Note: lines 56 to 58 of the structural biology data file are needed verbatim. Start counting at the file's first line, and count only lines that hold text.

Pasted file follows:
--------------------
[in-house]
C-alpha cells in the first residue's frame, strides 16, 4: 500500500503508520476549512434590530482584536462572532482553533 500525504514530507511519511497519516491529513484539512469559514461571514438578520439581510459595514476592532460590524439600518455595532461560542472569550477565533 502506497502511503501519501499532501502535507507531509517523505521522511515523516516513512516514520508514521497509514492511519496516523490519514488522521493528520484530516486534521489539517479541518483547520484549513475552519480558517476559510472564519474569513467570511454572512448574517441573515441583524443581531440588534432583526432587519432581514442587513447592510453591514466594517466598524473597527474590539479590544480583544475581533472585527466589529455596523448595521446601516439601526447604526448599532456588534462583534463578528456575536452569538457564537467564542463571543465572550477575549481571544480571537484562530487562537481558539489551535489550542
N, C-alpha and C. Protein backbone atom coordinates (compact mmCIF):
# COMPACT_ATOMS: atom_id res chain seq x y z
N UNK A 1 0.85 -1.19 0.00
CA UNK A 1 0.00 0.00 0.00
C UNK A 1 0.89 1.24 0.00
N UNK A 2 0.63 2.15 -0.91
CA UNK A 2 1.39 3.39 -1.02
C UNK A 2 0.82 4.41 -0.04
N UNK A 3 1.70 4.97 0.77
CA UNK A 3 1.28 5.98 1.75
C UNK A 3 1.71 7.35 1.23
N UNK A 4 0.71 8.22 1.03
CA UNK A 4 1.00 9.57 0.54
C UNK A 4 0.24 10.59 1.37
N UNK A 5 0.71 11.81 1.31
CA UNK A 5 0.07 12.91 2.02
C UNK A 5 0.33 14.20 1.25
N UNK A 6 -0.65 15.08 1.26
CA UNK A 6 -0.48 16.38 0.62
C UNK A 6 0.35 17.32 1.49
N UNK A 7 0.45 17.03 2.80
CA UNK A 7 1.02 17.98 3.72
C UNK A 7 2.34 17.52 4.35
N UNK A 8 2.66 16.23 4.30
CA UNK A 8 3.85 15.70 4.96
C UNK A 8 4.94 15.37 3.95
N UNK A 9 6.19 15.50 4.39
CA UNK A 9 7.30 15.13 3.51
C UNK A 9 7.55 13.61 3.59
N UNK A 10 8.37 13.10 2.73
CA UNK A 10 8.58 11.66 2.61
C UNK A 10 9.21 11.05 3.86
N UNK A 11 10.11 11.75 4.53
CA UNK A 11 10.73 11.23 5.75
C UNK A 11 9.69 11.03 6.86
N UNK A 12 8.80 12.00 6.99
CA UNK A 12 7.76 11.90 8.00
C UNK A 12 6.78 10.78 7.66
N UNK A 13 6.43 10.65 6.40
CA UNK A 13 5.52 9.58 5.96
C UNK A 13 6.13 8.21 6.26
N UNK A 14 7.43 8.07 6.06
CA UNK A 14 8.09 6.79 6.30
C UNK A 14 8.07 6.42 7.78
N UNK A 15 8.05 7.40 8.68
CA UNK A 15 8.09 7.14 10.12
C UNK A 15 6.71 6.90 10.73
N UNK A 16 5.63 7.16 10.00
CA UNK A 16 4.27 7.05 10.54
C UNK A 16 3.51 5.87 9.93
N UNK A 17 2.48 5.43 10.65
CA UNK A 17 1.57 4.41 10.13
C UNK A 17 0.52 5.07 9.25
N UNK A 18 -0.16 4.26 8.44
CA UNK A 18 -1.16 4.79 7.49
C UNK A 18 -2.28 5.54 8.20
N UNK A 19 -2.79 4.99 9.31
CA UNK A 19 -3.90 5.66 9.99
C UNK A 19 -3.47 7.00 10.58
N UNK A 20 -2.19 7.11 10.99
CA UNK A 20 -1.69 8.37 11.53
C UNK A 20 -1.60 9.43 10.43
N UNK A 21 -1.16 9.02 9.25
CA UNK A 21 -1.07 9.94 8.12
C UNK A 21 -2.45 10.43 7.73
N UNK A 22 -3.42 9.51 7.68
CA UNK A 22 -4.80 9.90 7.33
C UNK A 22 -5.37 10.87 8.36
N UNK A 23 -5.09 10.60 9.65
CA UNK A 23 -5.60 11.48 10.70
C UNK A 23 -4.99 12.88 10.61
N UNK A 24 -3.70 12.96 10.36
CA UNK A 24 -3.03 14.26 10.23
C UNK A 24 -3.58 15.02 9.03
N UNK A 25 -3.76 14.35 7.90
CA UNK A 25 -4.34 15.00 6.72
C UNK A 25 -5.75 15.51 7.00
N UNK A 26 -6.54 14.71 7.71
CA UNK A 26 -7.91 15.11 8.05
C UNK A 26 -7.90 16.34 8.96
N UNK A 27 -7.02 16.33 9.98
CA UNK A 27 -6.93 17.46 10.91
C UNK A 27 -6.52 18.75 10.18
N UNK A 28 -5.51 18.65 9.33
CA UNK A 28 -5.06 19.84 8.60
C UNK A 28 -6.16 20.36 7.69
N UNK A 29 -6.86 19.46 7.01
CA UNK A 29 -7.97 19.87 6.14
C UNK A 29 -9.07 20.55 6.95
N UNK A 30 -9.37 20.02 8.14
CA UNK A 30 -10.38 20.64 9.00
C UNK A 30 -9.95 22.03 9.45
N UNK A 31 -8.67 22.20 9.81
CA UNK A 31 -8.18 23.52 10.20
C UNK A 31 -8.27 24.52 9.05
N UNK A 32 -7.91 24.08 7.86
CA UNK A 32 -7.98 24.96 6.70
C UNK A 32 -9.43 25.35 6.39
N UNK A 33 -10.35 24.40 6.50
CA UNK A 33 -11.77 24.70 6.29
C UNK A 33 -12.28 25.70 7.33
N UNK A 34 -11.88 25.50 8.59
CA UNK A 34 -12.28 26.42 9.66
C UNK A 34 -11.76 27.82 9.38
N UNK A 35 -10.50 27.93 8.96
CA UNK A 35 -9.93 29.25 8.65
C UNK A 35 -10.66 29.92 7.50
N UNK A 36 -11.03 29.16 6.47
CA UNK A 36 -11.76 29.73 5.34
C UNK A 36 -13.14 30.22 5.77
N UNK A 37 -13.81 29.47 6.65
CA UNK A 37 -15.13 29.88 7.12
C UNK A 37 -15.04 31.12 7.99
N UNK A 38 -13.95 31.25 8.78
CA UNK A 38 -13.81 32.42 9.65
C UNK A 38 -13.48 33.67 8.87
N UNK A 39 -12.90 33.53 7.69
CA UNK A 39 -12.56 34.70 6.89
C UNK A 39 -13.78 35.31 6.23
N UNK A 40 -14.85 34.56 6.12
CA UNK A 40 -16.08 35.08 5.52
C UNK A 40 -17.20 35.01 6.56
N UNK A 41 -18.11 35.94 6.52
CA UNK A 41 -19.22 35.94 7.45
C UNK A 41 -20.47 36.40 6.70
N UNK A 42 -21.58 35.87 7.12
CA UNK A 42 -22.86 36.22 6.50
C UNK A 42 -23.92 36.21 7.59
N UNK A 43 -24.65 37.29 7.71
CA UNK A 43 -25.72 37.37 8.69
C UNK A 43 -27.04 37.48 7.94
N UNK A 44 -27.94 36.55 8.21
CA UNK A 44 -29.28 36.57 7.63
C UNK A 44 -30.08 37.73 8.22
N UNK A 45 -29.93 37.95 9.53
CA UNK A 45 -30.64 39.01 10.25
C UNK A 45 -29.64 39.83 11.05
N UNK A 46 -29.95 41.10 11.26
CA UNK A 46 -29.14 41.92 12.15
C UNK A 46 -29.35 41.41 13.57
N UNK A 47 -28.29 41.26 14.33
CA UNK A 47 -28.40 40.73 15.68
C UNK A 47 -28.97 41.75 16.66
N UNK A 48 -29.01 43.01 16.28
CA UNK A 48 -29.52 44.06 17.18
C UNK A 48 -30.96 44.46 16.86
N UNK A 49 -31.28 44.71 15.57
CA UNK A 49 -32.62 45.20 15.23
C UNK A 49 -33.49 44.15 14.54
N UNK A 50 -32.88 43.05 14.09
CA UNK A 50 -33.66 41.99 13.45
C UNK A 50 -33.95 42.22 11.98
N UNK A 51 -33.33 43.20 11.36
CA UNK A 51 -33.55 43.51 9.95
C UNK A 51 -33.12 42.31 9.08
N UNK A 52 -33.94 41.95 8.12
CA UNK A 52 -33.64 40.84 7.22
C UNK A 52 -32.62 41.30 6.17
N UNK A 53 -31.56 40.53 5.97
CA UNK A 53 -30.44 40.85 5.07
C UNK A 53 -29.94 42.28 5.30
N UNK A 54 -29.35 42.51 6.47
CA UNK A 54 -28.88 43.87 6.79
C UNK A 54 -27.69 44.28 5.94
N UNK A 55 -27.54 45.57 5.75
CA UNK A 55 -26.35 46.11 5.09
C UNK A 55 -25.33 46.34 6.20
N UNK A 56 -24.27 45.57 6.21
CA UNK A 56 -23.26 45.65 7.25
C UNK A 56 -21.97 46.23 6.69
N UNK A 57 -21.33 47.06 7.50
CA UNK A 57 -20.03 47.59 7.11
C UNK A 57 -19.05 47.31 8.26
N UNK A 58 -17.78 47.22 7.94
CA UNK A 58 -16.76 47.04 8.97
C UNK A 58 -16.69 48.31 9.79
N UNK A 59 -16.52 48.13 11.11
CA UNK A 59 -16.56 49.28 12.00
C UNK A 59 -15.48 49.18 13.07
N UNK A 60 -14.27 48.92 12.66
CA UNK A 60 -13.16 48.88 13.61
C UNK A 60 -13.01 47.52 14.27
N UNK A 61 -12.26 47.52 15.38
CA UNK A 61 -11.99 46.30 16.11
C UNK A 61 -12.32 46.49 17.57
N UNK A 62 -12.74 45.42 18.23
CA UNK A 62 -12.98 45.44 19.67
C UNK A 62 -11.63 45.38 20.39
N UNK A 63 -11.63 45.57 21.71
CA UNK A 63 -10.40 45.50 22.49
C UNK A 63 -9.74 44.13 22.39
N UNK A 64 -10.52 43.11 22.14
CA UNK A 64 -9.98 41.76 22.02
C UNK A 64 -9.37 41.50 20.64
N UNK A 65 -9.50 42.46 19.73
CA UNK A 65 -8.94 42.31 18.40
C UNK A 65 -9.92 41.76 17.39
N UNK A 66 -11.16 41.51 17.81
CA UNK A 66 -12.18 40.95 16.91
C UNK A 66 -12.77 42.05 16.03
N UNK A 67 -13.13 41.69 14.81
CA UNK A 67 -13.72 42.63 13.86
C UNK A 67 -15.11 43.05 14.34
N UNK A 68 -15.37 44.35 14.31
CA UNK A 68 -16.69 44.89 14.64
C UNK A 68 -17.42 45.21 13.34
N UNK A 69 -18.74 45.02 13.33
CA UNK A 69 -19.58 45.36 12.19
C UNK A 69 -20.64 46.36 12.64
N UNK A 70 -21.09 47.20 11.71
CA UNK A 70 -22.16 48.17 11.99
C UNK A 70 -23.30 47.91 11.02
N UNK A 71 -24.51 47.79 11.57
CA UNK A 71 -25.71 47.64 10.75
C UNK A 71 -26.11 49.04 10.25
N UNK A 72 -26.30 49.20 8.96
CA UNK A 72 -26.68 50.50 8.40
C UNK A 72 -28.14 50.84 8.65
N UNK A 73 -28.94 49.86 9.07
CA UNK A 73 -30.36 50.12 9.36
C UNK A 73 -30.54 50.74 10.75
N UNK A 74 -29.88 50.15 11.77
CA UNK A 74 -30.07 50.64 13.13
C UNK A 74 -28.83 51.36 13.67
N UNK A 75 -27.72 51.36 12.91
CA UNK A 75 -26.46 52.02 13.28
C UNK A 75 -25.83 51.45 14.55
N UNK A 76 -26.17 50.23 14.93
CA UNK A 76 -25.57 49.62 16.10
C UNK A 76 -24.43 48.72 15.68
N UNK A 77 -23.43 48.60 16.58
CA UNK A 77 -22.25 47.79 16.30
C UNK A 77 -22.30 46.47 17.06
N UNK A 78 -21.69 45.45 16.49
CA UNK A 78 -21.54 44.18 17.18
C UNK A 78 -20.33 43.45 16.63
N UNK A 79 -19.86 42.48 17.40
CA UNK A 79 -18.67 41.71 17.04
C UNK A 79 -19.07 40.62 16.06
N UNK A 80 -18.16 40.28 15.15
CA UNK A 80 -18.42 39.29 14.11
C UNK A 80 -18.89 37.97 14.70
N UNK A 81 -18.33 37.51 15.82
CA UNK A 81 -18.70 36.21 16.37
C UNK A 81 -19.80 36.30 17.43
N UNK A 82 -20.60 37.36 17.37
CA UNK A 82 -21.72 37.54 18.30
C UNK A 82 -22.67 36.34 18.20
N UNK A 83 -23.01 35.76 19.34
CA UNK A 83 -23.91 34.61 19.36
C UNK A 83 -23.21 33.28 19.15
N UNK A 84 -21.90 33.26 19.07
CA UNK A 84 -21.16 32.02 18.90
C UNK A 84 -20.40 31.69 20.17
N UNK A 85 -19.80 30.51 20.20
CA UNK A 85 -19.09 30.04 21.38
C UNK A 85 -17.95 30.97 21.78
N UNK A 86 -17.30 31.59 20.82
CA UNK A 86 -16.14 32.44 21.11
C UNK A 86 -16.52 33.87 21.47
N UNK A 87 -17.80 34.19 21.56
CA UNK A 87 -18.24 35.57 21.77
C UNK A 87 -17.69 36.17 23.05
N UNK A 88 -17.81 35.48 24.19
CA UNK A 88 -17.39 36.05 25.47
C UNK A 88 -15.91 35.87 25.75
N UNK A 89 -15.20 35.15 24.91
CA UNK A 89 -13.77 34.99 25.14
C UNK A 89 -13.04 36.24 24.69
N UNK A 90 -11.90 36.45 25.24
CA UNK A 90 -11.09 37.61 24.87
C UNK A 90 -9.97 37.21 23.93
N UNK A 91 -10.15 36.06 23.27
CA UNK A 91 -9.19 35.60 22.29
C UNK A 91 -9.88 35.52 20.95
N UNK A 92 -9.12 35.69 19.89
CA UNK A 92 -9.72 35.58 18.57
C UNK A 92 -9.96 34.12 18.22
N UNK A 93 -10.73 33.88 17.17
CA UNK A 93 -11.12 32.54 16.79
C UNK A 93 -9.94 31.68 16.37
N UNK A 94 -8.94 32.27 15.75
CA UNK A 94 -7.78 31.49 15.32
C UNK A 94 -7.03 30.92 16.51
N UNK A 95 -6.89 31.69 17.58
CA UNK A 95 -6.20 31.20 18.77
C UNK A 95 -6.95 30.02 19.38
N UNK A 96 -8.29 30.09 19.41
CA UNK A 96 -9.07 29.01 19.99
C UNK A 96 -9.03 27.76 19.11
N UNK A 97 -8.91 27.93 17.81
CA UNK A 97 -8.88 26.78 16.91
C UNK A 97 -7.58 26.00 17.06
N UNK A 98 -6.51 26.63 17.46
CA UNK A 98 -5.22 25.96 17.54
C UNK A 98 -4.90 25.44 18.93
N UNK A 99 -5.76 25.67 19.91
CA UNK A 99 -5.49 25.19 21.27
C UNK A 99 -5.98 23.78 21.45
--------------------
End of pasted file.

N UNK A 18 -0.16 4.26 8.44
CA UNK A 18 -1.16 4.79 7.49
C UNK A 18 -2.28 5.54 8.20